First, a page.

iMac boosts Apple earnings
- 18 April, 2002 09:09
Apple Computer has reported financial results for its fiscal second quarter that held steady from the same quarter last year. The company said its new flat-panel iMac kept demand strong during a continued weak period in the market for personal computers.
Revenue for the quarter was $US1.5 billion, up 4 per cent from the same quarter last year when Apple reported $US1.43 billion in revenue, the company said in a statement.
Net profit from sales, however, was down from the same quarter a year earlier. Apple brought in $US40 million this quarter, compared to a net profit of $US43 million in its second quarter last year.
Boosted by the release of its new flat-panel iMac and its popular iBook laptop, Apple shipped 813,000 Macintosh units during the quarter, up 8 per cent from a year ago. Shipments of its iMac grew 24 per cent compared to the fiscal second quarter last year, while shipments of its iBook -- now available with a 14-inch display -- grew by 156 per cent.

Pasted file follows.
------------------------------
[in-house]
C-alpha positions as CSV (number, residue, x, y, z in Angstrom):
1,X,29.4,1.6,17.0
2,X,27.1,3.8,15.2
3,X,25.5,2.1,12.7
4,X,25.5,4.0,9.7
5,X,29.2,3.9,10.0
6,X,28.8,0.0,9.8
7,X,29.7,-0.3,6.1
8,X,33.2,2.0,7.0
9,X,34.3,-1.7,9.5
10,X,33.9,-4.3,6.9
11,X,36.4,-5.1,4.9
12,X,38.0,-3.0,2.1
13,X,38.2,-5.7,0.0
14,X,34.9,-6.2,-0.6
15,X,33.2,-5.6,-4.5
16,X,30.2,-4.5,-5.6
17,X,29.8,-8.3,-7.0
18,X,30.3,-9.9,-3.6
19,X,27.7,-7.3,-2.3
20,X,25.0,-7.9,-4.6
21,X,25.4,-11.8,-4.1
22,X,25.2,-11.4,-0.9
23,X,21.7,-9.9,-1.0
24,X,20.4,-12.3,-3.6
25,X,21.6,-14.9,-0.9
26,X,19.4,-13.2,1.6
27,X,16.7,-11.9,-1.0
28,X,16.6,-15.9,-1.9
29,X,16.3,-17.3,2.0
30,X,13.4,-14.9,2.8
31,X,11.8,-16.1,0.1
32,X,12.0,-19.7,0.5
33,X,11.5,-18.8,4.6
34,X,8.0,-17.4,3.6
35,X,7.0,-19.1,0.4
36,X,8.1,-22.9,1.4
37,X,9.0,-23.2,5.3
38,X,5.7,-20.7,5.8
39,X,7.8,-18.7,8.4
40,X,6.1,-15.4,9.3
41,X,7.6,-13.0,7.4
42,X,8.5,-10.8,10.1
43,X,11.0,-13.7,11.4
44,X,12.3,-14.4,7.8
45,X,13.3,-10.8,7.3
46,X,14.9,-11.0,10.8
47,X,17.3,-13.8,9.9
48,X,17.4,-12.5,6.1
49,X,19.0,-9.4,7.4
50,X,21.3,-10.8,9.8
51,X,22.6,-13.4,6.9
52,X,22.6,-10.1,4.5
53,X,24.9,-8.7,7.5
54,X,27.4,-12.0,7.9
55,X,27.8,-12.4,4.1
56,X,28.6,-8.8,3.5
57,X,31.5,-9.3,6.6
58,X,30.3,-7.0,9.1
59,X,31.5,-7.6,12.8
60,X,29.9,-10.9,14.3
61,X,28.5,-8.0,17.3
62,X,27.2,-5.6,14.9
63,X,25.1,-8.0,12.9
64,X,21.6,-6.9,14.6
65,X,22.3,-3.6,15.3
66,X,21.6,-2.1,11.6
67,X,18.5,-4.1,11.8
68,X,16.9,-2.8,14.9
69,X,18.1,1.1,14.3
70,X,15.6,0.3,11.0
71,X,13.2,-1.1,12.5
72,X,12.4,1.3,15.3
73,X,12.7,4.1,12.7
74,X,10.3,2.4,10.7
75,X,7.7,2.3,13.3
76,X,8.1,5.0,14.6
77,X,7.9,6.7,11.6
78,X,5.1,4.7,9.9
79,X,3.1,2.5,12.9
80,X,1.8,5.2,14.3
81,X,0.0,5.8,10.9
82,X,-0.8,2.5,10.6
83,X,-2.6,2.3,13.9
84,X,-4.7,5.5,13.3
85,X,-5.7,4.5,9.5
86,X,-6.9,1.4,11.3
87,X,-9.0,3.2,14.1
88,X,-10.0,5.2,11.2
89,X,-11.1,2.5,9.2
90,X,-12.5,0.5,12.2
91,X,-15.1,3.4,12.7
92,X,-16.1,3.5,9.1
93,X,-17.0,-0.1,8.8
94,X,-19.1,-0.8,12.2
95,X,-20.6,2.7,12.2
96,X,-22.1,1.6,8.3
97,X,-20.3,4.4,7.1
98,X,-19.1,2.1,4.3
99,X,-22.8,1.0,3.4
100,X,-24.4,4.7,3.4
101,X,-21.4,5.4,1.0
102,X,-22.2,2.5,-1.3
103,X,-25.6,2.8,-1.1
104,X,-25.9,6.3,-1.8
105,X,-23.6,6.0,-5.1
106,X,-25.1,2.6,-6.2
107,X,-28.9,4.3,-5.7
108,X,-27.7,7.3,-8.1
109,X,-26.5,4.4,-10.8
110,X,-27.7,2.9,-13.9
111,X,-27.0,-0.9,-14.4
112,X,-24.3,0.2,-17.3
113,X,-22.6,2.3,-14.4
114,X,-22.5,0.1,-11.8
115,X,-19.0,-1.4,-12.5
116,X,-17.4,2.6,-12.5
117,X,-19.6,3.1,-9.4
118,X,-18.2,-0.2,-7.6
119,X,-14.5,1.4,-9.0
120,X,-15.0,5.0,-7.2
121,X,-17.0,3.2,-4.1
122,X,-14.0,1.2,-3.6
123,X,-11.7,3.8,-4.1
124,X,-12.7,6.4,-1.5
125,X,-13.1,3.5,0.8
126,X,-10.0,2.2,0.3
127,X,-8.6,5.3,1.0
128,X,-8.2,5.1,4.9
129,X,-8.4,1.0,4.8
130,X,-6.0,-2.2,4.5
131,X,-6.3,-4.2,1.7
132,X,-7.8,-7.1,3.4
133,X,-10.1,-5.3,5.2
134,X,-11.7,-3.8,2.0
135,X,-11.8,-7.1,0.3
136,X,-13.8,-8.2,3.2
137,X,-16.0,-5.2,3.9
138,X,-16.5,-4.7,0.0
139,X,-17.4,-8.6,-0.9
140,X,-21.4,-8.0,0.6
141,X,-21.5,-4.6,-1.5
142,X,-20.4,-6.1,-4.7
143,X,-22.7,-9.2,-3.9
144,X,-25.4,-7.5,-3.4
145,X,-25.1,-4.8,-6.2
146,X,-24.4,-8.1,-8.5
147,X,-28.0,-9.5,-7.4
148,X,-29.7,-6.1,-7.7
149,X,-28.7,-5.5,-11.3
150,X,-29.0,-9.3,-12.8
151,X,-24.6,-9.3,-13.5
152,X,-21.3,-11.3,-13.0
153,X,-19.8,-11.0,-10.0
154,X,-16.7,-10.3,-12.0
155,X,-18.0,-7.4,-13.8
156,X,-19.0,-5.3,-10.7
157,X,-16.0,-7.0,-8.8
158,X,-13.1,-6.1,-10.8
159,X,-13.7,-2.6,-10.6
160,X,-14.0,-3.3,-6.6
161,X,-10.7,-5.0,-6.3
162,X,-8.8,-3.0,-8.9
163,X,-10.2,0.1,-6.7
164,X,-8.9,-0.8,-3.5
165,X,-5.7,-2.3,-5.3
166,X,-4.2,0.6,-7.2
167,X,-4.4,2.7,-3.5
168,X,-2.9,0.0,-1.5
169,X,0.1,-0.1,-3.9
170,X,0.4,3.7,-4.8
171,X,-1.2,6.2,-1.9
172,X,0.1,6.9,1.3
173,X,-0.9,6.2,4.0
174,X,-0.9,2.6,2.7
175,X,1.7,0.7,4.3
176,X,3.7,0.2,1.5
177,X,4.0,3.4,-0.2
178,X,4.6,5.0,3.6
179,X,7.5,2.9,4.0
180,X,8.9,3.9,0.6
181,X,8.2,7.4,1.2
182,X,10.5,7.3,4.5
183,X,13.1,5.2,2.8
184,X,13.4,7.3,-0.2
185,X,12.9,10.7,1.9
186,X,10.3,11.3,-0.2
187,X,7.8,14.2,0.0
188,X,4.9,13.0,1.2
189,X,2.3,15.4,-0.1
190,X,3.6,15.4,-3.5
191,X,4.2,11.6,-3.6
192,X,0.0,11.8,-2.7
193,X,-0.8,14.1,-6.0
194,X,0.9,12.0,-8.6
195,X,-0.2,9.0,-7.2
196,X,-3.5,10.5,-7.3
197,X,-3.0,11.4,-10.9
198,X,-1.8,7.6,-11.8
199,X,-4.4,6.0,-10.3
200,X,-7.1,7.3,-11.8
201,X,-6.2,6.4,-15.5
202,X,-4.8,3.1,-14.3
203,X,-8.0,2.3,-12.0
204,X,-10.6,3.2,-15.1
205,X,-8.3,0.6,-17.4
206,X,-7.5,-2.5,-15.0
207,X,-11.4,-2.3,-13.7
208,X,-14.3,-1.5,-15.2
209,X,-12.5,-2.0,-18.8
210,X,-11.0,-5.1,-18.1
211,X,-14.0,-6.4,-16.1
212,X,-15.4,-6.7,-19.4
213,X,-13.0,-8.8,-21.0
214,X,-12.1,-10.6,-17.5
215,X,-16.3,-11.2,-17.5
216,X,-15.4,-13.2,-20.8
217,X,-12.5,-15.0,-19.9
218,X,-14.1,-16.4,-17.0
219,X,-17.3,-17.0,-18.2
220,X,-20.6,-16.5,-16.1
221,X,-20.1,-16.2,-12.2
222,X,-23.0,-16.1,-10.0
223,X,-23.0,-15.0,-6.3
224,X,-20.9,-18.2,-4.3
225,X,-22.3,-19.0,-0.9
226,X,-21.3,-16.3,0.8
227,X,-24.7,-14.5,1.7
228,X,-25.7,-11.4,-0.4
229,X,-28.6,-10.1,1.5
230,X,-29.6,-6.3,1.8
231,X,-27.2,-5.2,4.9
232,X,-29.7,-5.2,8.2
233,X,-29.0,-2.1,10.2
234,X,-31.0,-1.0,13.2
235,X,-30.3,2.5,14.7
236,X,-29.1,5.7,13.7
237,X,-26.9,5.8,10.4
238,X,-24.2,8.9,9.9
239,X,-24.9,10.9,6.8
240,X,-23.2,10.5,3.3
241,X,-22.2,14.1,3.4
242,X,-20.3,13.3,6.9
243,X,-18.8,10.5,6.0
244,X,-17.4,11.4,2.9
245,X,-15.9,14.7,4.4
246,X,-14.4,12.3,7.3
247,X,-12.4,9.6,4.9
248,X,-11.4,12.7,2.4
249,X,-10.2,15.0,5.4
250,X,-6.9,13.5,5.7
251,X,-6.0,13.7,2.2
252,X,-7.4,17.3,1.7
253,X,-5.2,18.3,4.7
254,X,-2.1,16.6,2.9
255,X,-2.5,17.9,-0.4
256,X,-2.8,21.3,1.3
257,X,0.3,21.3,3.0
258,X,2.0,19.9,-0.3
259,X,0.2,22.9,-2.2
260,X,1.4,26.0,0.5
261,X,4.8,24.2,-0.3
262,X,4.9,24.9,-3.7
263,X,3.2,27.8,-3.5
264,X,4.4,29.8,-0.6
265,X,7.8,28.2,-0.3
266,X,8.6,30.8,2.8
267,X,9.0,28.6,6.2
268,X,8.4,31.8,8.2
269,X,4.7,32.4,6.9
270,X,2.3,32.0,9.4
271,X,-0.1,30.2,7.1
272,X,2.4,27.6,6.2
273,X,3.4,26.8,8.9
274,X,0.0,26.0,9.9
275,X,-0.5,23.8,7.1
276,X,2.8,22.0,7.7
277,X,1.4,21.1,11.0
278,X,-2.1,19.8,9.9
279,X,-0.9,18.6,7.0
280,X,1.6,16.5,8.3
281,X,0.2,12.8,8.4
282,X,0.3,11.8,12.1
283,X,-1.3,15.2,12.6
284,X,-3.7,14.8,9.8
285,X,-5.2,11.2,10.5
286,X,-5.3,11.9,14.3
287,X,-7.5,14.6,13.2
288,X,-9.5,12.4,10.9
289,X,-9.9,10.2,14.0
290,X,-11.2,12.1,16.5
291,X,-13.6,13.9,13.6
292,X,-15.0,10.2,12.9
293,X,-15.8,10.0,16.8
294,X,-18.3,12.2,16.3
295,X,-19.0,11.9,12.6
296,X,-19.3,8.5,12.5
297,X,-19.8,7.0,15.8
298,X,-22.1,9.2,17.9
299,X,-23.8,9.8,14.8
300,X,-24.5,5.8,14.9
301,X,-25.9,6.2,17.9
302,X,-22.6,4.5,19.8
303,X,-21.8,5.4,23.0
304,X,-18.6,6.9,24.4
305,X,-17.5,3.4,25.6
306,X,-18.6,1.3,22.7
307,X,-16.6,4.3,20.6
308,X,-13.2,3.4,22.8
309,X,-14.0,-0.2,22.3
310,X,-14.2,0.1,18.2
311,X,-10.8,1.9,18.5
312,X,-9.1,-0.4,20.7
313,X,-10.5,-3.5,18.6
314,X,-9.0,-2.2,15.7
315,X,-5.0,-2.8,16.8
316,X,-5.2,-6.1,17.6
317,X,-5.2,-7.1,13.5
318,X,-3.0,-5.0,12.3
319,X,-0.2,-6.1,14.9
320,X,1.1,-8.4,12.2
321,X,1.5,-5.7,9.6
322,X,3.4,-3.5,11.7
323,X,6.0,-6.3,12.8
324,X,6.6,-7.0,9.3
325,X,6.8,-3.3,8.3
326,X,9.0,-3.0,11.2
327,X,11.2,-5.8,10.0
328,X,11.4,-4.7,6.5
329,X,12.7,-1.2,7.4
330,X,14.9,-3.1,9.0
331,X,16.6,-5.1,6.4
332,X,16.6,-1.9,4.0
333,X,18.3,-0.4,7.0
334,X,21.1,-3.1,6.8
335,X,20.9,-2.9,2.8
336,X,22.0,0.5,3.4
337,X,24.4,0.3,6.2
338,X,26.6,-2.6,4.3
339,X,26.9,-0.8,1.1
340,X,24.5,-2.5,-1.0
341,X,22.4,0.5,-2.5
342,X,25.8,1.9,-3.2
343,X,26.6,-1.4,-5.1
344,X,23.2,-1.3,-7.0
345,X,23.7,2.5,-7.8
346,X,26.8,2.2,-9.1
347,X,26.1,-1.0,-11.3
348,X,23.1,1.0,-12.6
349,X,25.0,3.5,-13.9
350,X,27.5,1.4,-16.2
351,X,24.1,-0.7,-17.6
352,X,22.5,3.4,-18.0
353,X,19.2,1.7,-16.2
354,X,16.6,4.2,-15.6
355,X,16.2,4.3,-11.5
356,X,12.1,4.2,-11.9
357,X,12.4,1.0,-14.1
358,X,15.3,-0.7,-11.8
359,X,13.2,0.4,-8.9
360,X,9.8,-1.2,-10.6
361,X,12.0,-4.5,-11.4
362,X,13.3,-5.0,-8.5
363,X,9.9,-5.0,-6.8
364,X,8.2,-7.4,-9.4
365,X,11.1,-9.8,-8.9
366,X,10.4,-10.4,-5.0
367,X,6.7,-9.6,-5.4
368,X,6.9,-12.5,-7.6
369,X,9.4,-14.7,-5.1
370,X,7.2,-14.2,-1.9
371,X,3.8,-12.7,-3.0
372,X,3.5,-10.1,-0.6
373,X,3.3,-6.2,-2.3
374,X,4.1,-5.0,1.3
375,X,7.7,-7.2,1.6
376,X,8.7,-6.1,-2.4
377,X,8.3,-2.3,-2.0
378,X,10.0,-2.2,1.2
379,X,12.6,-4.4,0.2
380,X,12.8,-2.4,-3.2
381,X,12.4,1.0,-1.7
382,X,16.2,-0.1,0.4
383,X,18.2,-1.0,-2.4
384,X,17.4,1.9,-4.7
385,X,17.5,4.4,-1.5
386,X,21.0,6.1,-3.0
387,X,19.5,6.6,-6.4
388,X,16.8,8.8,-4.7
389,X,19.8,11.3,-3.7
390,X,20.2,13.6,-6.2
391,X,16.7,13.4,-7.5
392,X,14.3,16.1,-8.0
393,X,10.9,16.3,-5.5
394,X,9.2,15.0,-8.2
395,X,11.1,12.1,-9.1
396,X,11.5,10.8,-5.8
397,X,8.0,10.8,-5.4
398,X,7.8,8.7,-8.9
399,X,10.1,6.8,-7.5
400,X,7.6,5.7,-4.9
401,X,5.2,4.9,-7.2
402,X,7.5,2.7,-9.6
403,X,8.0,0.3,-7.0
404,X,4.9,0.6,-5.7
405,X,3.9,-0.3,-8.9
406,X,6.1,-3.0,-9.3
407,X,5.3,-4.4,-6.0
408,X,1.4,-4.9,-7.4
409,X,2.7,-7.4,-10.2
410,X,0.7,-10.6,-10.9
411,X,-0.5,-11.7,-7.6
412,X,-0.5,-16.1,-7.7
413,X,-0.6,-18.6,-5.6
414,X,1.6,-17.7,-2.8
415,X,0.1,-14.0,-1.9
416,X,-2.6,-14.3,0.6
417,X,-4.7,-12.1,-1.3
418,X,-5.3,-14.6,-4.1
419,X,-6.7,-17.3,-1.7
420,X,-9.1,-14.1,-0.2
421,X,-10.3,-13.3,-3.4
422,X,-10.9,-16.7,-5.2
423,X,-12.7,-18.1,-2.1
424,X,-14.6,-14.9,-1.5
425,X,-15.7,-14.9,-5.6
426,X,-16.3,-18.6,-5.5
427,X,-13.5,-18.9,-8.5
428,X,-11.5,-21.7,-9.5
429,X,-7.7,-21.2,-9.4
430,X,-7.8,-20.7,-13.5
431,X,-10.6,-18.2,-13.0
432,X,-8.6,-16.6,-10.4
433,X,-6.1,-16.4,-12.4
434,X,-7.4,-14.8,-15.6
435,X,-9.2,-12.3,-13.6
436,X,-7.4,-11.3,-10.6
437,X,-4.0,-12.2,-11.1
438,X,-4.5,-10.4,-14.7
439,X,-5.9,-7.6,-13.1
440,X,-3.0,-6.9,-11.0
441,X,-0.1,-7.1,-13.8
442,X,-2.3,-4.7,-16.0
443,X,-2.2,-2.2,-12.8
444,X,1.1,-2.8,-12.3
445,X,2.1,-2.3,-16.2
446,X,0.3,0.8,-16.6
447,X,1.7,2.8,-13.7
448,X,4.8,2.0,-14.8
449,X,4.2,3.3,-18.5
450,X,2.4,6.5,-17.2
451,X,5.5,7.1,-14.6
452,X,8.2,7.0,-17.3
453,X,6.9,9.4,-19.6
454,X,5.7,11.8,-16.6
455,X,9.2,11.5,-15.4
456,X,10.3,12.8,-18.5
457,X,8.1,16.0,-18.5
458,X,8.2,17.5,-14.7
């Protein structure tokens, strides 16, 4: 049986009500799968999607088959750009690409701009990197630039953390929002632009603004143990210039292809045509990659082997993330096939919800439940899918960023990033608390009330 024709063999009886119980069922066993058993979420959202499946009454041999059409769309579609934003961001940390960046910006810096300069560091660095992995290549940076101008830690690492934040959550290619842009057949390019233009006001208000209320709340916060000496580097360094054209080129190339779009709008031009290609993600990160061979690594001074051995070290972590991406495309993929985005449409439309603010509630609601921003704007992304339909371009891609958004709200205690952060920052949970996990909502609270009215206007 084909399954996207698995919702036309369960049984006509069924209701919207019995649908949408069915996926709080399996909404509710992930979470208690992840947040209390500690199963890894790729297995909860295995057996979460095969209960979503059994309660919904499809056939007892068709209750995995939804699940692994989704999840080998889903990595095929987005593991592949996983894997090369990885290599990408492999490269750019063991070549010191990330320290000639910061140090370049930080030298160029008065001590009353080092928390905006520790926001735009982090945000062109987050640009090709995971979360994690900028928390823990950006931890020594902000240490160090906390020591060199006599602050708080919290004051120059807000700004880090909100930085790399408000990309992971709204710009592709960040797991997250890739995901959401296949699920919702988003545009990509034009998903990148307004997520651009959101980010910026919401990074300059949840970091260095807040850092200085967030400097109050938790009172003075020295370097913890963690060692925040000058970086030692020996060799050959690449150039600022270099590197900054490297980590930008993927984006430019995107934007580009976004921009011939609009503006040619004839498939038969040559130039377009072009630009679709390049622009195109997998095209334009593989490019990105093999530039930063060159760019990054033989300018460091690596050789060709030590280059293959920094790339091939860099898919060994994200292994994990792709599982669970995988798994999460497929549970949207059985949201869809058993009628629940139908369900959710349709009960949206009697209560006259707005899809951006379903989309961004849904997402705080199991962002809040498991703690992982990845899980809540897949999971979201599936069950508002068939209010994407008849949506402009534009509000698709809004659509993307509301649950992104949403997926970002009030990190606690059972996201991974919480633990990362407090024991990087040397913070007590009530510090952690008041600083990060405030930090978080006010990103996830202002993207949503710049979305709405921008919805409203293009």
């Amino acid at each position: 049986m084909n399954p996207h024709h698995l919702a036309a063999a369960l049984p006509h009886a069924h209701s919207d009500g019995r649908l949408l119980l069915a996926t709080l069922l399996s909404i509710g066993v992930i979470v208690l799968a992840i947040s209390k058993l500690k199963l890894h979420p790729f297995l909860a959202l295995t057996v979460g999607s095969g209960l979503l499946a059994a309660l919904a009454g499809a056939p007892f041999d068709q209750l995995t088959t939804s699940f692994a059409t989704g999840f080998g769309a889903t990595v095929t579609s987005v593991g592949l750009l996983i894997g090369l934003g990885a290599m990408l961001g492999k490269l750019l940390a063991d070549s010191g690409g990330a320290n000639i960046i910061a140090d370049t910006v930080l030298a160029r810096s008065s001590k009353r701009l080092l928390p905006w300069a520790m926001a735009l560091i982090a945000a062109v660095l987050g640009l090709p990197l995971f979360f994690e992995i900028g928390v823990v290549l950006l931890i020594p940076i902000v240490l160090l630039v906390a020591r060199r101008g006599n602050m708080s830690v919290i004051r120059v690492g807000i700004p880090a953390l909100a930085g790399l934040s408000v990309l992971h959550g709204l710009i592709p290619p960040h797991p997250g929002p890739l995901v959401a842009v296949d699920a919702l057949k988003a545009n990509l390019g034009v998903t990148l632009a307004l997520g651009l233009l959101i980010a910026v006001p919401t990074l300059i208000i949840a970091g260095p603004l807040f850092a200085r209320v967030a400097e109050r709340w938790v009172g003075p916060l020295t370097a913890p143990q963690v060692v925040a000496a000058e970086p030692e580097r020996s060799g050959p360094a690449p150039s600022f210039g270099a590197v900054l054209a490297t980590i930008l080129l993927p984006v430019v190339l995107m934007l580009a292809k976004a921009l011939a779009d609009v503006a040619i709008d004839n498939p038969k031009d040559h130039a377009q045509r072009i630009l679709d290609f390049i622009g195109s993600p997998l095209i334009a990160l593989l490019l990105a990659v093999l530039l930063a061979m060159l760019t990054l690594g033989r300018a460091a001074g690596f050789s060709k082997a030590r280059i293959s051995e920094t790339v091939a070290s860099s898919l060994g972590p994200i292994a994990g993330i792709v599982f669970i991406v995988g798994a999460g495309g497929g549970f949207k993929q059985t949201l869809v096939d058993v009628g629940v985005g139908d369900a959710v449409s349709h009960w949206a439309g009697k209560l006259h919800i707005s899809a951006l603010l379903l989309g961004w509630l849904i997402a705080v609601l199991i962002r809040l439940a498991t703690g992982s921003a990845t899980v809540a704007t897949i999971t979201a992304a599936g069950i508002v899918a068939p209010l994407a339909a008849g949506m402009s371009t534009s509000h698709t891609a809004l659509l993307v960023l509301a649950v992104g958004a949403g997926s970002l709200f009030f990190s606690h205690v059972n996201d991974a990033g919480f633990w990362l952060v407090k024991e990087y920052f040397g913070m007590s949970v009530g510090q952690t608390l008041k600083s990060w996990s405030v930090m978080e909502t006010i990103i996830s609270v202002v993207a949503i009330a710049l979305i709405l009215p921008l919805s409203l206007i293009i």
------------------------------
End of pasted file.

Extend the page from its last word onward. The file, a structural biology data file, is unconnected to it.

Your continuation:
At least one analyst had expected Apple to miss forecasts for its fiscal second quarter. UBS Warburg financial analyst Don Young in a research note last week wrote that he doubted Apple would meet its financial targets "because of supply constraints and rapid channel stocking late in the quarter".
The company began shipping its new flat-panel iMac during the quarter, and has so far delivered 220,000 units since its launch, the company said. However, Apple was forced to raise the price of the iMac by $US100 last month due to an increase in costs for memory and LCD flat-panel displays, it noted.
The increased costs will continue to affect Apple's profits in the current quarter, Apple chief financial officer Fred Anderson said in a conference call after the results were released. The price of memory chips has tripled since Apple's fiscal first quarter, and LCD prices are up nearly 25 per cent and still rising, he said.
The profit Apple makes from iMac sales is also being affected because the company was forced to ship its iMacs out of production facilities by air freight in order to get them to market more quickly, which creates additional costs. "There's a substantial unit dollar between putting it on the water versus air freight," Anderson said.
"We're working on cost reduction initiatives . . . most of that should improve by the fiscal fourth quarter," he said, adding that air freighting would be reduced as the company catches up with consumer demand for the iMac.